What the Heck Is Hyperscale?

I first heard the term hyperscale around 2013 when I was managing Google’s data center hard drive software team. As hard drive and SATA controller vendors came in to share their road maps, they started referring to the needs of hyperscalers as something different from those of traditional enterprise users. Google’s needs being different from traditional enterprise wasn’t new but the term hyperscale to refer to Google and others was. Google didn’t use this term internally. As far as I know, Amazon and Facebook didn’t either. Our needs didn’t always overlap either. What did the industry mean by calling us hyperscale?

Seven years later, I’m still wondering what hyperscale means. Research papers and marketing materials talk about hyperscalers without ever clarifying what it means. Who qualifies as a hyperscaler? What are the criteria? I set out to find a definition that answers these questions and, finding little, created my own.

Renewing DHCP While Keeping a NetworkManager Connection Up

I recently changed my DNS setup on my home network and wanted to move all the clients over to the new nameserver before turning down the old one. My DHCP server was already updated to hand out the new DNS nameserver so all I needed to do was refresh the clients. Due to a few other changes in my network, I had a multi-hour file transfer going on between two machines.

Conflicted About Sysroots

A reader has trouble with two recipes used in separate images that both generate a file with the same path. This leads to a deep dive into how Yocto sysroots work and the perils of a global sysroot cache.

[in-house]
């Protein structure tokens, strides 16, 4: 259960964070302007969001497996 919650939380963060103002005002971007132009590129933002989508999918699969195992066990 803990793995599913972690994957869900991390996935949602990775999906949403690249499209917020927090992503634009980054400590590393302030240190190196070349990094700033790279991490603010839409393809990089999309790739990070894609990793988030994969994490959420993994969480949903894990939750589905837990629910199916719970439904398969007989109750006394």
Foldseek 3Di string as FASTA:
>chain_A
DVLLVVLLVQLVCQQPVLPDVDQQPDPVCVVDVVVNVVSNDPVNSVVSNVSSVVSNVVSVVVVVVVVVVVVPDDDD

Monitoring GitLab on Kubernetes

If you want decent monitoring of GitLab deployed via GitLab’s helm charts, skip the built-in Prometheus config and go straight to InfluxDB. Make sure you enable InfluxDB’s UDP interface and replace the autogenerated, default retention policy with a 1h policy. Use GitLab’s Grafana dashboards by using jq to extract the dashboard node from each .json file and then changing the datasource name to match yours.

Unpacking Xilinx 7-Series Bitstreams: Part 3

In Part 2, I detailed the configuration packet format and how the programming operation is conveyed as a sequence of register writes. As we move up to the configuration memory frame layer (see layer diagram in Part 1), the construction of a Xilinx 7-series device becomes important. A major clue about this relationship comes from the Frame Address Register, a key register in any programming operation.

Unpacking Xilinx 7-Series Bitstreams: Part 2

In Part 1, I walked through the various file formats generated by Xilinx tools, the BIT file format header, and the physical interface layer of the bitstream protocol stack. In this part, I’ll dive into the gory details of the configuration packet format and how those packets control the overall programming operation.

Unpacking Xilinx 7-Series Bitstreams: Part 1

For the past few months, I’ve been writing Xilinx 7-series bitstream manipulation tools for SymbiFlow. After building a mostly-working implementation in C++, I started to wonder what a generic framework for FPGA development tools would look like. Inspired by LLVM and partly as an excuse to learn Rust, I started a new project, Gaffe, to prototype ideas. With Xilinx 7-series fresh in my mind, I chose to reimplement the bitstream parsing as a first step. While most of the bitstream format is documented in UG470 7 Series FPGA Configuration User Guide, subtle details are omitted that I hope to clarify here.

Ubiquiti EdgeRouter Lite USB Surgery

Keeping up with updates on all the devices in my home lab usually isn’t a big deal. Windows, macOS, Android, and iOS mostly take care of themselves. Ubuntu needs the occasional touch of ‘apt upgrade’ but is otherwise painless. My printer hasn’t had new firmware in over a year (there’s definitely a vuln or two that won’t ever be patched). Given the typical monotony, I was caught off guard when the firmware update on my router failed.

Snakes in a Sysroot

A reader asks how to know which Python version will be used in a recipe. The answer is a bit more complicated than it might first appear.

All About Those Caches

A reader attempts to use the os-release recipe to include build information in the generated images but it only seems to run on a clean build.